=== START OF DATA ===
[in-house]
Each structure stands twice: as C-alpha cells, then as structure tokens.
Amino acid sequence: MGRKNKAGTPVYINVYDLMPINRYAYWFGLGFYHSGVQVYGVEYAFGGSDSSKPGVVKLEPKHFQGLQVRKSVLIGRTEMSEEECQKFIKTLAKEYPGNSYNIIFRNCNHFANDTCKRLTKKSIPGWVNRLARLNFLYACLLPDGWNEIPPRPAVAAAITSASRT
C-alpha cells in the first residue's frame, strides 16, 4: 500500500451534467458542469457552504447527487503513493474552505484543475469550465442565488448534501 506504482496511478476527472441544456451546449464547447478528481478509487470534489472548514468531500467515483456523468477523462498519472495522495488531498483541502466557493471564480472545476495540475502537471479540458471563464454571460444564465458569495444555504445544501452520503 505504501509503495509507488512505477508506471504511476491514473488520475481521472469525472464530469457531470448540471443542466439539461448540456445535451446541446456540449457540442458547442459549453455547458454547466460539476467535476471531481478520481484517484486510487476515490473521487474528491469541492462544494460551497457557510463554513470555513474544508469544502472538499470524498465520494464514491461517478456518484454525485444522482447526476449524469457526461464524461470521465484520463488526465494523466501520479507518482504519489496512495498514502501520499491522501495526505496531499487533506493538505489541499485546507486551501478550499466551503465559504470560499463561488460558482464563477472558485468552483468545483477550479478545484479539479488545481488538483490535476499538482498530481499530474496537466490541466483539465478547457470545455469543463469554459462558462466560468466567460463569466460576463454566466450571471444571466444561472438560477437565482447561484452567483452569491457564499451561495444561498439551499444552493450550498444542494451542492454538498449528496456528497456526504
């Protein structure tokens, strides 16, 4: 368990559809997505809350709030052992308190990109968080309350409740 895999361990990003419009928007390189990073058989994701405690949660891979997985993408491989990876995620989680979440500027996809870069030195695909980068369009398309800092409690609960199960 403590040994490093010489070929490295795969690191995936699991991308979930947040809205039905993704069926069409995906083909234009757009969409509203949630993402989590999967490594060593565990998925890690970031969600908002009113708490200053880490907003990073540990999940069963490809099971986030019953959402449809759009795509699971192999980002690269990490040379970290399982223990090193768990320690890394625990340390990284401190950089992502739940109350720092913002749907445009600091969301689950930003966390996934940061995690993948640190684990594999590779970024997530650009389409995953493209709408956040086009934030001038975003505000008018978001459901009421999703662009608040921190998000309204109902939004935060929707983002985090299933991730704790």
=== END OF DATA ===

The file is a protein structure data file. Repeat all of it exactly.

[in-house]
Each structure stands twice: as C-alpha cells, then as structure tokens.
Amino acid sequence: MGRKNKAGTPVYINVYDLMPINRYAYWFGLGFYHSGVQVYGVEYAFGGSDSSKPGVVKLEPKHFQGLQVRKSVLIGRTEMSEEECQKFIKTLAKEYPGNSYNIIFRNCNHFANDTCKRLTKKSIPGWVNRLARLNFLYACLLPDGWNEIPPRPAVAAAITSASRT
C-alpha cells in the first residue's frame, strides 16, 4: 500500500451534467458542469457552504447527487503513493474552505484543475469550465442565488448534501 506504482496511478476527472441544456451546449464547447478528481478509487470534489472548514468531500467515483456523468477523462498519472495522495488531498483541502466557493471564480472545476495540475502537471479540458471563464454571460444564465458569495444555504445544501452520503 505504501509503495509507488512505477508506471504511476491514473488520475481521472469525472464530469457531470448540471443542466439539461448540456445535451446541446456540449457540442458547442459549453455547458454547466460539476467535476471531481478520481484517484486510487476515490473521487474528491469541492462544494460551497457557510463554513470555513474544508469544502472538499470524498465520494464514491461517478456518484454525485444522482447526476449524469457526461464524461470521465484520463488526465494523466501520479507518482504519489496512495498514502501520499491522501495526505496531499487533506493538505489541499485546507486551501478550499466551503465559504470560499463561488460558482464563477472558485468552483468545483477550479478545484479539479488545481488538483490535476499538482498530481499530474496537466490541466483539465478547457470545455469543463469554459462558462466560468466567460463569466460576463454566466450571471444571466444561472438560477437565482447561484452567483452569491457564499451561495444561498439551499444552493450550498444542494451542492454538498449528496456528497456526504
């Protein structure tokens, strides 16, 4: 368990559809997505809350709030052992308190990109968080309350409740 895999361990990003419009928007390189990073058989994701405690949660891979997985993408491989990876995620989680979440500027996809870069030195695909980068369009398309800092409690609960199960 403590040994490093010489070929490295795969690191995936699991991308979930947040809205039905993704069926069409995906083909234009757009969409509203949630993402989590999967490594060593565990998925890690970031969600908002009113708490200053880490907003990073540990999940069963490809099971986030019953959402449809759009795509699971192999980002690269990490040379970290399982223990090193768990320690890394625990340390990284401190950089992502739940109350720092913002749907445009600091969301689950930003966390996934940061995690993948640190684990594999590779970024997530650009389409995953493209709408956040086009934030001038975003505000008018978001459901009421999703662009608040921190998000309204109902939004935060929707983002985090299933991730704790």